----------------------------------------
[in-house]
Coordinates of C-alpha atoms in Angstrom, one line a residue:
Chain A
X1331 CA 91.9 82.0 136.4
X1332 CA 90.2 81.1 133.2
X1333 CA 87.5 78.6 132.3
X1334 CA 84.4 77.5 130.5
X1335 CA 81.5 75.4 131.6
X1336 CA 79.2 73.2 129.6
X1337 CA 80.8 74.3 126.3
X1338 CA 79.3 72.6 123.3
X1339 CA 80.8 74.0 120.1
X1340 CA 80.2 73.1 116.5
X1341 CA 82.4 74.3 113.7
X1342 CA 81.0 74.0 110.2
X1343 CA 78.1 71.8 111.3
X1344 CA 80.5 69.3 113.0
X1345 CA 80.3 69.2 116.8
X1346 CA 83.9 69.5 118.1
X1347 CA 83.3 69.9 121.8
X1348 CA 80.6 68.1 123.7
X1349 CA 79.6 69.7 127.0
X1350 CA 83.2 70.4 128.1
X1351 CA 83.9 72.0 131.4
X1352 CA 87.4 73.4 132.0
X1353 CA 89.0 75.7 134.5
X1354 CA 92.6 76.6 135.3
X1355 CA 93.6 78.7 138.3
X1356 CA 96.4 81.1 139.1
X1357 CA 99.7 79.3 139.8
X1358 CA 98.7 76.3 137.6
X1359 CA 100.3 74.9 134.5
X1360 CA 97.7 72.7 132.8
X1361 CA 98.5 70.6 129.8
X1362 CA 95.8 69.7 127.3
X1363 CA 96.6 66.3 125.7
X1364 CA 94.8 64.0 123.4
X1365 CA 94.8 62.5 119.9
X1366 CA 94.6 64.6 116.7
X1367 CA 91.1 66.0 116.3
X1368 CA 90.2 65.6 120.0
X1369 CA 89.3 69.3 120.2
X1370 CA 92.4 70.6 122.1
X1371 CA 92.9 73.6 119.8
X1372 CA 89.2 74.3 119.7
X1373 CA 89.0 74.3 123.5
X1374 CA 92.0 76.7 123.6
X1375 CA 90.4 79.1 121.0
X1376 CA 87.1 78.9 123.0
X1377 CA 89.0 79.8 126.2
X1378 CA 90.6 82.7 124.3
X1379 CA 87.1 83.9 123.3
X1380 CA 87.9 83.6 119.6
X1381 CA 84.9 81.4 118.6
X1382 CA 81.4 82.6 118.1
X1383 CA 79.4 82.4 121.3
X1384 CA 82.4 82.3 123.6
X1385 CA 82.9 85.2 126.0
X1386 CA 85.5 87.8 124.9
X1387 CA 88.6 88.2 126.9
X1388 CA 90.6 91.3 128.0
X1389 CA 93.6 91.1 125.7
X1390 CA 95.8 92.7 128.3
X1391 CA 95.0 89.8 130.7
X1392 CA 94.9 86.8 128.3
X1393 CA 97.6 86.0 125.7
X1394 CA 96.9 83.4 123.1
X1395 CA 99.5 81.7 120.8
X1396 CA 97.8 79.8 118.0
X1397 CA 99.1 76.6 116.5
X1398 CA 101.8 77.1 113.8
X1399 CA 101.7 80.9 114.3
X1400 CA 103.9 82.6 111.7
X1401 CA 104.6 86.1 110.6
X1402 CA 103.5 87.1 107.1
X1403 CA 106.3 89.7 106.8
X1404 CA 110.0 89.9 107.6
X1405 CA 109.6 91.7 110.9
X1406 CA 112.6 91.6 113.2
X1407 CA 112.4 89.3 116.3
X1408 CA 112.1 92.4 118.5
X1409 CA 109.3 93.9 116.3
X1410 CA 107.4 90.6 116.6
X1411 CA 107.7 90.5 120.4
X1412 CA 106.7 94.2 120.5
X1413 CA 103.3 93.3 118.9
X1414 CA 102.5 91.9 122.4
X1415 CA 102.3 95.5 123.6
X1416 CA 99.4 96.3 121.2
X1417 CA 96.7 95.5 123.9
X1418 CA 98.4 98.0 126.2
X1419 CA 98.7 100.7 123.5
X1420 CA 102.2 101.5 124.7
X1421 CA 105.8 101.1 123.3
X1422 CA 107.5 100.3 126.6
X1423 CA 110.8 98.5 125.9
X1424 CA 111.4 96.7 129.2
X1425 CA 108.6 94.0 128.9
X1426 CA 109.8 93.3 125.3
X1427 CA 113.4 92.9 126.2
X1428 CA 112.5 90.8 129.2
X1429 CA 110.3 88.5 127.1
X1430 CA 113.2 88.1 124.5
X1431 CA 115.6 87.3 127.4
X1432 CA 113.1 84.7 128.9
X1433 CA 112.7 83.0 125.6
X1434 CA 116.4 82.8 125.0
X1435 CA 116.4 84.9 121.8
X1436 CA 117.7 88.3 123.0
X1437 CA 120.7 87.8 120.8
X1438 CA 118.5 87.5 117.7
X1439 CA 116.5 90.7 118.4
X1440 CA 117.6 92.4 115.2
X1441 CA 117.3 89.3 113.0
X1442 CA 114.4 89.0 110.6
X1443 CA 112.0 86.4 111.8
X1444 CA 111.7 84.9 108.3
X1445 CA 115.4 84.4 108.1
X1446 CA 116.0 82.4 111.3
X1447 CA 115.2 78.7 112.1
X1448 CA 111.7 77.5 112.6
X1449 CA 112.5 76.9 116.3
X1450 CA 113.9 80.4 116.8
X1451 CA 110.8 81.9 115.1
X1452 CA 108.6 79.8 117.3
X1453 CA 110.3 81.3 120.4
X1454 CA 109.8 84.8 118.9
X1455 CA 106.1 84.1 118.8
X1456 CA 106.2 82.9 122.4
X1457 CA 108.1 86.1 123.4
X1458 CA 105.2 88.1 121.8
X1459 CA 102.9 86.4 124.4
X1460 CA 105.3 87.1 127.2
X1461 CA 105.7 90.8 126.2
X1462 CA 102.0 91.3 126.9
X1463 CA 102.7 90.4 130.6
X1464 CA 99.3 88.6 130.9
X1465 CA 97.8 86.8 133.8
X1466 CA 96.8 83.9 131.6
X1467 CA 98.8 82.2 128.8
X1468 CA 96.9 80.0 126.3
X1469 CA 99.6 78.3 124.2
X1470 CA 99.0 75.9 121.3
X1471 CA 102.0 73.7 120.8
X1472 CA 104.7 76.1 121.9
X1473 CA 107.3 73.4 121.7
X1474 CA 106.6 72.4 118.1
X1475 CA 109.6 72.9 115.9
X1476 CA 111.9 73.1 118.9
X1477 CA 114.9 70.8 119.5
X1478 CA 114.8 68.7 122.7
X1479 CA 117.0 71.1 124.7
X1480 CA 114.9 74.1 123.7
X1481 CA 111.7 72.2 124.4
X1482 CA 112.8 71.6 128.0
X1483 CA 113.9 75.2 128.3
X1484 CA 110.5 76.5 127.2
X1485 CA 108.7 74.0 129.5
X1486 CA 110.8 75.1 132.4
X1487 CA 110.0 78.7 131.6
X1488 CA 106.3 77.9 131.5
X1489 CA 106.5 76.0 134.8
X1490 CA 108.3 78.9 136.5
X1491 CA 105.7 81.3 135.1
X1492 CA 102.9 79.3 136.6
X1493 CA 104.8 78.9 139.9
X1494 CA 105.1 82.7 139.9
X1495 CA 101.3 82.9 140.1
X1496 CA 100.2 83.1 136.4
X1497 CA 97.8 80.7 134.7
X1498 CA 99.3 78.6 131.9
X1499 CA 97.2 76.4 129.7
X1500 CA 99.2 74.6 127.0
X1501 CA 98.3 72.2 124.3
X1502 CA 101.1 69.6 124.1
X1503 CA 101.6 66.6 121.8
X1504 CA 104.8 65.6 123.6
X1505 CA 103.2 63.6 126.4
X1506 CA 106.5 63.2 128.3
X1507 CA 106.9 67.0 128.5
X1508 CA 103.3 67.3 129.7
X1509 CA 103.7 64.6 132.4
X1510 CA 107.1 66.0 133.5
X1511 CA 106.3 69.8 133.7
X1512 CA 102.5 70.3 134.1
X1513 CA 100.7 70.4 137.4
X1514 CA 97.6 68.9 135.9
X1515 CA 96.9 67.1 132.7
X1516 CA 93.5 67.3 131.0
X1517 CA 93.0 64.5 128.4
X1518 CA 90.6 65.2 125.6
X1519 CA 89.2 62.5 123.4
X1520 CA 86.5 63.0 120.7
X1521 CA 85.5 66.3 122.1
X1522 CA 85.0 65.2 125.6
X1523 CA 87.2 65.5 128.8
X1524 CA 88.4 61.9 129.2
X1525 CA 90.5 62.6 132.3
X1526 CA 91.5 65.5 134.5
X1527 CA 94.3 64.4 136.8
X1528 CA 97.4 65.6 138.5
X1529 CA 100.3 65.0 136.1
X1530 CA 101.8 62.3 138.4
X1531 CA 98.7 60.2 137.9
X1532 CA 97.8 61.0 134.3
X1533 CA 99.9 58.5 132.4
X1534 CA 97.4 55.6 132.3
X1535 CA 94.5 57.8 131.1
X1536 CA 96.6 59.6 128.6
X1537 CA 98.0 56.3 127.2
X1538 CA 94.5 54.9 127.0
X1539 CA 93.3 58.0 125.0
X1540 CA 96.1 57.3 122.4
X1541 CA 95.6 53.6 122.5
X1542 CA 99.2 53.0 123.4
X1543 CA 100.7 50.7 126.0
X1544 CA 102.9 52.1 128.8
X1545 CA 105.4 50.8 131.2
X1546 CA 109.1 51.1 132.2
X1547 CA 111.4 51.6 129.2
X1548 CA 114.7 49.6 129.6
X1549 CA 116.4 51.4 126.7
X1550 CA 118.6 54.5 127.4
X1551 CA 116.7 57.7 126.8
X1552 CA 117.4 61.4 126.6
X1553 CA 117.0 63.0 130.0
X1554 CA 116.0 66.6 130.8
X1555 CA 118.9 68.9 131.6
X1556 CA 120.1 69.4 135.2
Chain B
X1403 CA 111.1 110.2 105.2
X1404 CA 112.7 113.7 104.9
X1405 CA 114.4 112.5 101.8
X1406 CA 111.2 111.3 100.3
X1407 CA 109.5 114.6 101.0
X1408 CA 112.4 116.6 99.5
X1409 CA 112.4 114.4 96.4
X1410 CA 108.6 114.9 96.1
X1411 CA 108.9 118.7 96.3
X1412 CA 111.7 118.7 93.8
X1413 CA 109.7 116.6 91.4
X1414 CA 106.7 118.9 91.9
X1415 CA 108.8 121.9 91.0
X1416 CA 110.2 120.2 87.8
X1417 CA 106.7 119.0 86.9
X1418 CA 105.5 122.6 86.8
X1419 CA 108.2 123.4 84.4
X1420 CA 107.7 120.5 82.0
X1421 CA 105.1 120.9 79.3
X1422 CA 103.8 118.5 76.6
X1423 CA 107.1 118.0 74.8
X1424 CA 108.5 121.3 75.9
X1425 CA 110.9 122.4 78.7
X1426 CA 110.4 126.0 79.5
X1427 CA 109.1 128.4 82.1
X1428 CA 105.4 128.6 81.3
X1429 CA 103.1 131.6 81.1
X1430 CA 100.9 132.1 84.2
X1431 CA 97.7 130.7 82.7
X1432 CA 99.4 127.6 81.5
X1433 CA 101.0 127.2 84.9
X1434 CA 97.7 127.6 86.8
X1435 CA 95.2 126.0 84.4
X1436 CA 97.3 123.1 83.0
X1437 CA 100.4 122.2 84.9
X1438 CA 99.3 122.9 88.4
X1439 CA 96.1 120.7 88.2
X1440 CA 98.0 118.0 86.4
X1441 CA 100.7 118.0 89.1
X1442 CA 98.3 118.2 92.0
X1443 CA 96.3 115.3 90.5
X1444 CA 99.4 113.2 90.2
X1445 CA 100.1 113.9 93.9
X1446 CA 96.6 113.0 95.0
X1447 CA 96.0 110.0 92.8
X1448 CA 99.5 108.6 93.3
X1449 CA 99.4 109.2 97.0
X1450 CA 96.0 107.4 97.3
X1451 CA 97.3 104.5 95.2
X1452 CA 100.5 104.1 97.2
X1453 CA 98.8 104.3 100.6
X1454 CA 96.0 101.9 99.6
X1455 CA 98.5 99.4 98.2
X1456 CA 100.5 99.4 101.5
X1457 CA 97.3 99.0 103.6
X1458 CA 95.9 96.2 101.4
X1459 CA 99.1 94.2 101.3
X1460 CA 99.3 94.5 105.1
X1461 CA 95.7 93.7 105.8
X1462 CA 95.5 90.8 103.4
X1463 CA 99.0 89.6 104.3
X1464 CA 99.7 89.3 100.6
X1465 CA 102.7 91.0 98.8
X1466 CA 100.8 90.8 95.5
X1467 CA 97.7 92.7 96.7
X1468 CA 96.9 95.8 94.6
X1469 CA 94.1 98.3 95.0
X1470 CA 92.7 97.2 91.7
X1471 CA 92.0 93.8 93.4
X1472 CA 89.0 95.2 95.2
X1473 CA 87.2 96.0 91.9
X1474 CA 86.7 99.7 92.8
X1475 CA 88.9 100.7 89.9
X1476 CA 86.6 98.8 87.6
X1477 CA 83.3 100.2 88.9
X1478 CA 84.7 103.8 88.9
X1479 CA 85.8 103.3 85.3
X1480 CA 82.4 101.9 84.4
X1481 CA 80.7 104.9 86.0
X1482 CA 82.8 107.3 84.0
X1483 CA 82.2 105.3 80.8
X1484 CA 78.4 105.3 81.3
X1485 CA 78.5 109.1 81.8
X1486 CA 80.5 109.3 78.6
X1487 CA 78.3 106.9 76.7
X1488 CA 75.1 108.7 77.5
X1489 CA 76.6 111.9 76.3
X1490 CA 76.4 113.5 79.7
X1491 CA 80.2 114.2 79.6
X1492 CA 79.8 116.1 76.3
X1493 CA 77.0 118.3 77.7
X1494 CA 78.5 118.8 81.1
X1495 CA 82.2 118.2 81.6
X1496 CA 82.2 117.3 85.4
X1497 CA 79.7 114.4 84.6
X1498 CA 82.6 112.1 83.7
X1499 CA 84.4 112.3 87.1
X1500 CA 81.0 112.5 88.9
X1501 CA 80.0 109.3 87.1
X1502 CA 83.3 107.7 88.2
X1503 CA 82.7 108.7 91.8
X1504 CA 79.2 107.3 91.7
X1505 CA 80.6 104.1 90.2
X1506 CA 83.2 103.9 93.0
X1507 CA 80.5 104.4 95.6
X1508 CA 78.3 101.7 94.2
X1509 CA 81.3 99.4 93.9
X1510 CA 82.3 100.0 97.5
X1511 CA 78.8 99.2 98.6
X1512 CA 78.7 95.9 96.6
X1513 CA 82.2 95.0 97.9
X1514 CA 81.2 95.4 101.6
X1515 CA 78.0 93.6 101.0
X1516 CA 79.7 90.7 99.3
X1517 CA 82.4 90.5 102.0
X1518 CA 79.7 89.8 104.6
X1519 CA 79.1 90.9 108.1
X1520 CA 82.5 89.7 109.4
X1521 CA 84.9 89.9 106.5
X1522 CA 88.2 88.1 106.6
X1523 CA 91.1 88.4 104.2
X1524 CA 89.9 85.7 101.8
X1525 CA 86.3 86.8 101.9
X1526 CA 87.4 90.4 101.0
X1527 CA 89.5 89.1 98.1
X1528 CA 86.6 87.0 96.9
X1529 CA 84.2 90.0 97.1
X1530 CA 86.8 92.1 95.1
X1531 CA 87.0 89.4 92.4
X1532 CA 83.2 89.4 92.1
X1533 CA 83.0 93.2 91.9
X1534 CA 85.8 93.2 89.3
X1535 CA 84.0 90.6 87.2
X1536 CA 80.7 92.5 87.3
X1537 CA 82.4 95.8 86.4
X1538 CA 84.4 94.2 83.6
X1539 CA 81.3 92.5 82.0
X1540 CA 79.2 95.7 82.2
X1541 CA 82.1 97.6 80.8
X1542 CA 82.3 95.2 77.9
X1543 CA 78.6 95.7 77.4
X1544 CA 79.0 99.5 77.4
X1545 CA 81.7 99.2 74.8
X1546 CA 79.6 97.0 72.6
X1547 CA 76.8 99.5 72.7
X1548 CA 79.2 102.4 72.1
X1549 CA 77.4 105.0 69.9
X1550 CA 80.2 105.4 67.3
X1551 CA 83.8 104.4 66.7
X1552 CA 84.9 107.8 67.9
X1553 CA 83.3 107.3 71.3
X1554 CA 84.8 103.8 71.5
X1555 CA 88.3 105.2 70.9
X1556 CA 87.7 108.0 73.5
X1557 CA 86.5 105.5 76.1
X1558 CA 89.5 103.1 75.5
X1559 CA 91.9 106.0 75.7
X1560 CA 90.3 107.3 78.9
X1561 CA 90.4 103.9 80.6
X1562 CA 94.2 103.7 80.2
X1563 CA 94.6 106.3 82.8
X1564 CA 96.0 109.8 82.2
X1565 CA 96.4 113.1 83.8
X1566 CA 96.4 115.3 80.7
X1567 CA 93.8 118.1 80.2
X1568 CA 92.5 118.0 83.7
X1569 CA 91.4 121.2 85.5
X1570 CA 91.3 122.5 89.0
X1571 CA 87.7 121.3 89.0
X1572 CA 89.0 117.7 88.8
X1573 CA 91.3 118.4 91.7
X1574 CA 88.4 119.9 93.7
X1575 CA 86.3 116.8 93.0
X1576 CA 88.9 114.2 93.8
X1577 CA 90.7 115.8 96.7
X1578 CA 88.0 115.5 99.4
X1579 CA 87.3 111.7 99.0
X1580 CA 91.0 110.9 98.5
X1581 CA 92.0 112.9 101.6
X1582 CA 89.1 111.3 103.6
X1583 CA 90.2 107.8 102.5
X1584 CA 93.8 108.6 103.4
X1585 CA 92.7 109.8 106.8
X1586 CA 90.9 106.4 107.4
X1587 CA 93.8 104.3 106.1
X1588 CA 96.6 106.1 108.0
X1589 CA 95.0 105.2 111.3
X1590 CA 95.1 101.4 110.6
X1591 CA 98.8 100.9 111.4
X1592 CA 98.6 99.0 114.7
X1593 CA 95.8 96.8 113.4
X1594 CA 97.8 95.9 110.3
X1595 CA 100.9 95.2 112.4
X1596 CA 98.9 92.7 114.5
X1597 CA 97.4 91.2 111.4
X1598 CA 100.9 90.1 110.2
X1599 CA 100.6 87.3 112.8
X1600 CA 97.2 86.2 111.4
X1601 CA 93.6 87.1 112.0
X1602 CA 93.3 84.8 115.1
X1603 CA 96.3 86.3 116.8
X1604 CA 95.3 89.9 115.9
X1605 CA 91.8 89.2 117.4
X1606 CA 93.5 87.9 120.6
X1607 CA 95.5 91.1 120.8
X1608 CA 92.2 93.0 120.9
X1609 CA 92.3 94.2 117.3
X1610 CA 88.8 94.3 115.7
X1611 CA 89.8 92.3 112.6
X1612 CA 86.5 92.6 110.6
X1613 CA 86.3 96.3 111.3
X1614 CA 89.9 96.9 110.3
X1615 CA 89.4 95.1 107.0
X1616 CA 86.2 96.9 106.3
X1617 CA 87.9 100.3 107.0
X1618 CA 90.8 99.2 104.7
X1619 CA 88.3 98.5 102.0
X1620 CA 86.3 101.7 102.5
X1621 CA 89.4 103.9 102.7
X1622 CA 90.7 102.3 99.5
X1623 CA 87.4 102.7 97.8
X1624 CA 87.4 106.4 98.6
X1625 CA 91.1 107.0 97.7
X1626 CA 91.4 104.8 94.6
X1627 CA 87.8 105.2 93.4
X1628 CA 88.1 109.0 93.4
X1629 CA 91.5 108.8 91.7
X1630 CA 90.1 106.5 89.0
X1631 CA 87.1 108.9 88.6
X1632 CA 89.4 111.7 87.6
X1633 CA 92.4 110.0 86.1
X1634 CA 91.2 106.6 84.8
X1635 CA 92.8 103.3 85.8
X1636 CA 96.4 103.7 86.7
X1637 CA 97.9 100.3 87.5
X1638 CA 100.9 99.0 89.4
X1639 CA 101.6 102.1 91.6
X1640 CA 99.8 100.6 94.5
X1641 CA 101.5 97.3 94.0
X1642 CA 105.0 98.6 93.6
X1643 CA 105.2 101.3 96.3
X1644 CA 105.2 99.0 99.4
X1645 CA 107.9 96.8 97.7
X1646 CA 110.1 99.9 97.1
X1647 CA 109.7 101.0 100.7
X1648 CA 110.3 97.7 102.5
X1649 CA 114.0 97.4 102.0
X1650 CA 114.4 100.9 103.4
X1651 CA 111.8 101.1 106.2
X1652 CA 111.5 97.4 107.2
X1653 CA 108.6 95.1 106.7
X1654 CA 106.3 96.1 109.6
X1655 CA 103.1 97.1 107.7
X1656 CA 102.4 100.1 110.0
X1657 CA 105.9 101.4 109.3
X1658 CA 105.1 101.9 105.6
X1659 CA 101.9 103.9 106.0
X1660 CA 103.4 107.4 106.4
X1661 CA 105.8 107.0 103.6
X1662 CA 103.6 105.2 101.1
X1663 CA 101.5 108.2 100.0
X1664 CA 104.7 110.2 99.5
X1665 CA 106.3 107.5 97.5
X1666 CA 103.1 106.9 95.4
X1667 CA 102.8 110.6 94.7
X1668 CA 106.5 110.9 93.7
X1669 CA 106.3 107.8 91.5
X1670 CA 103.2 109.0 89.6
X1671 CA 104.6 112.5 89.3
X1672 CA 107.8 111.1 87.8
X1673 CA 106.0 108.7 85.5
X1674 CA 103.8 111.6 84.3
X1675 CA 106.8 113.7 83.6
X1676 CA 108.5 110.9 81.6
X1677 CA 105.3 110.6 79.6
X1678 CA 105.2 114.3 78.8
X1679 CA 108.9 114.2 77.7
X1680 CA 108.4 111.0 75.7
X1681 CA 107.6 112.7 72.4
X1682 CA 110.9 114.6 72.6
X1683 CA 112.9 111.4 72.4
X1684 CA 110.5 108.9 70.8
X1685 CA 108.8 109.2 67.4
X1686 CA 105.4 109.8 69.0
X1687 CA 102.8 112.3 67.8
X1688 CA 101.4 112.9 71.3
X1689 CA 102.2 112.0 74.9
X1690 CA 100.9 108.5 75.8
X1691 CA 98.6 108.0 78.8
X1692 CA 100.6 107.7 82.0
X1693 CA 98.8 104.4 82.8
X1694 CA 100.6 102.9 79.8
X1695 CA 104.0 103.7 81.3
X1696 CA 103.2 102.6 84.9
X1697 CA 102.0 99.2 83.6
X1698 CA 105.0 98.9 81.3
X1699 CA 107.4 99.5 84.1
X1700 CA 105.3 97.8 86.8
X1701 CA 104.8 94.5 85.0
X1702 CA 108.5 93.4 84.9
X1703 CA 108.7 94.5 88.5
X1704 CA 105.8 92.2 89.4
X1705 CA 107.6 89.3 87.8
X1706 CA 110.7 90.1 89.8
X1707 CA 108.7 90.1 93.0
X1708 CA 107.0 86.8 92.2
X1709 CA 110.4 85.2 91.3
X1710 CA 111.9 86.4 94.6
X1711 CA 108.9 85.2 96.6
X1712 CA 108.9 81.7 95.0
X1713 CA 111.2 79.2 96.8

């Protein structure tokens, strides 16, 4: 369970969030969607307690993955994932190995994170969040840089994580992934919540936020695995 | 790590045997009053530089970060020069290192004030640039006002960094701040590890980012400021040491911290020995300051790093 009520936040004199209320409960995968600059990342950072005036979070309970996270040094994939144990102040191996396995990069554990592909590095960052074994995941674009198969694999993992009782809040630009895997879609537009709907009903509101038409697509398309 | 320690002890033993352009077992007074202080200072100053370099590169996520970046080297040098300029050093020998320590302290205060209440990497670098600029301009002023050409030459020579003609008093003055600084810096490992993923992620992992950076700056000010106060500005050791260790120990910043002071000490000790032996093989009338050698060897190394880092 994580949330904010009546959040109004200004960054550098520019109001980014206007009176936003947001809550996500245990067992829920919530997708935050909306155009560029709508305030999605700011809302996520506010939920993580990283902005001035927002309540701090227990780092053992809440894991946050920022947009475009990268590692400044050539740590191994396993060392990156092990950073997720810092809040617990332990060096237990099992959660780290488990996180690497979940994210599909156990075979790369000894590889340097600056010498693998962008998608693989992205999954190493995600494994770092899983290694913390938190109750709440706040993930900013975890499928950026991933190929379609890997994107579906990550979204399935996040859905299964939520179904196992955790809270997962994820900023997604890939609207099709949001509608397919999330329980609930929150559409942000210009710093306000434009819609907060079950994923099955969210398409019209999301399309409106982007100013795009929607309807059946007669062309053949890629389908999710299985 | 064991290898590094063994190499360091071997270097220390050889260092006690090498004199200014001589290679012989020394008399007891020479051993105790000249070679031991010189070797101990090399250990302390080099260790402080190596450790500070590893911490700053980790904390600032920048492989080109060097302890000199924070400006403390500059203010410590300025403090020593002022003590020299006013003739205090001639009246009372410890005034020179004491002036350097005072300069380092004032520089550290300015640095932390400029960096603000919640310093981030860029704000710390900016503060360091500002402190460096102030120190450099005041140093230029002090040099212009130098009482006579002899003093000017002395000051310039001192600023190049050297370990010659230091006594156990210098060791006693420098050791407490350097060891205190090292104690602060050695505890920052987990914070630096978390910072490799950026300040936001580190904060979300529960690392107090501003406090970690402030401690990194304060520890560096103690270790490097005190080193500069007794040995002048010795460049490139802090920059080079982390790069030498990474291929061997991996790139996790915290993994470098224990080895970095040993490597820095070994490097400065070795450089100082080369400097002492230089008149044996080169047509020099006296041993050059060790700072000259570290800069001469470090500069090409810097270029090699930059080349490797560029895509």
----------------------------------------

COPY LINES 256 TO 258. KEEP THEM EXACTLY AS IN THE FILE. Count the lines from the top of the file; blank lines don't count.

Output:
X1428 CA 105.4 128.6 81.3
X1429 CA 103.1 131.6 81.1
X1430 CA 100.9 132.1 84.2